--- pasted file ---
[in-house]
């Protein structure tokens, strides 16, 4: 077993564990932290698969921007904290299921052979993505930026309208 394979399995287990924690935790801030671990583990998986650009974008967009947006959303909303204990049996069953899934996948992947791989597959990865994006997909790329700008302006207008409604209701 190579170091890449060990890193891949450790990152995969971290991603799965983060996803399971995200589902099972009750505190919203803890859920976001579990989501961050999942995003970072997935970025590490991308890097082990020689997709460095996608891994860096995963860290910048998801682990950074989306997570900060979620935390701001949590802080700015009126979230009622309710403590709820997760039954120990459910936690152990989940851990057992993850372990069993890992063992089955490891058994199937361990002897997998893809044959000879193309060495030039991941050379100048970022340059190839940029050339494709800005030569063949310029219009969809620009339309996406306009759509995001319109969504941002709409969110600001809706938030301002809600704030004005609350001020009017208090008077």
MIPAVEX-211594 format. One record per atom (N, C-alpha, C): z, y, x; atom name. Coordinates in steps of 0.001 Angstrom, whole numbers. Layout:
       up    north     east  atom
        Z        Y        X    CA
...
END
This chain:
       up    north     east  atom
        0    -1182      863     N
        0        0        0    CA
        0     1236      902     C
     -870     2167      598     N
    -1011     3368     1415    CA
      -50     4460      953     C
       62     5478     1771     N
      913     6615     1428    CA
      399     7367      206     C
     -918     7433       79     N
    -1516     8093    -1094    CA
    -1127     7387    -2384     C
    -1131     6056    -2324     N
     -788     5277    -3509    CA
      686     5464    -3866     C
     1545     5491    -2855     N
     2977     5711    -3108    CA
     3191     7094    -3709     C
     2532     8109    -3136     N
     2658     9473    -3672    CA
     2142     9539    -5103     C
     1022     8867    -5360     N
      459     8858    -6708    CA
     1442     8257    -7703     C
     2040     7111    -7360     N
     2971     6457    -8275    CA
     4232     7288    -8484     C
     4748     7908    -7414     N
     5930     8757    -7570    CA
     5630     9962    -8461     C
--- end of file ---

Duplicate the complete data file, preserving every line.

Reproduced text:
[in-house]
């Protein structure tokens, strides 16, 4: 077993564990932290698969921007904290299921052979993505930026309208 394979399995287990924690935790801030671990583990998986650009974008967009947006959303909303204990049996069953899934996948992947791989597959990865994006997909790329700008302006207008409604209701 190579170091890449060990890193891949450790990152995969971290991603799965983060996803399971995200589902099972009750505190919203803890859920976001579990989501961050999942995003970072997935970025590490991308890097082990020689997709460095996608891994860096995963860290910048998801682990950074989306997570900060979620935390701001949590802080700015009126979230009622309710403590709820997760039954120990459910936690152990989940851990057992993850372990069993890992063992089955490891058994199937361990002897997998893809044959000879193309060495030039991941050379100048970022340059190839940029050339494709800005030569063949310029219009969809620009339309996406306009759509995001319109969504941002709409969110600001809706938030301002809600704030004005609350001020009017208090008077």
MIPAVEX-211594 format. One record per atom (N, C-alpha, C): z, y, x; atom name. Coordinates in steps of 0.001 Angstrom, whole numbers. Layout:
       up    north     east  atom
        Z        Y        X    CA
...
END
This chain:
       up    north     east  atom
        0    -1182      863     N
        0        0        0    CA
        0     1236      902     C
     -870     2167      598     N
    -1011     3368     1415    CA
      -50     4460      953     C
       62     5478     1771     N
      913     6615     1428    CA
      399     7367      206     C
     -918     7433       79     N
    -1516     8093    -1094    CA
    -1127     7387    -2384     C
    -1131     6056    -2324     N
     -788     5277    -3509    CA
      686     5464    -3866     C
     1545     5491    -2855     N
     2977     5711    -3108    CA
     3191     7094    -3709     C
     2532     8109    -3136     N
     2658     9473    -3672    CA
     2142     9539    -5103     C
     1022     8867    -5360     N
      459     8858    -6708    CA
     1442     8257    -7703     C
     2040     7111    -7360     N
     2971     6457    -8275    CA
     4232     7288    -8484     C
     4748     7908    -7414     N
     5930     8757    -7570    CA
     5630     9962    -8461     C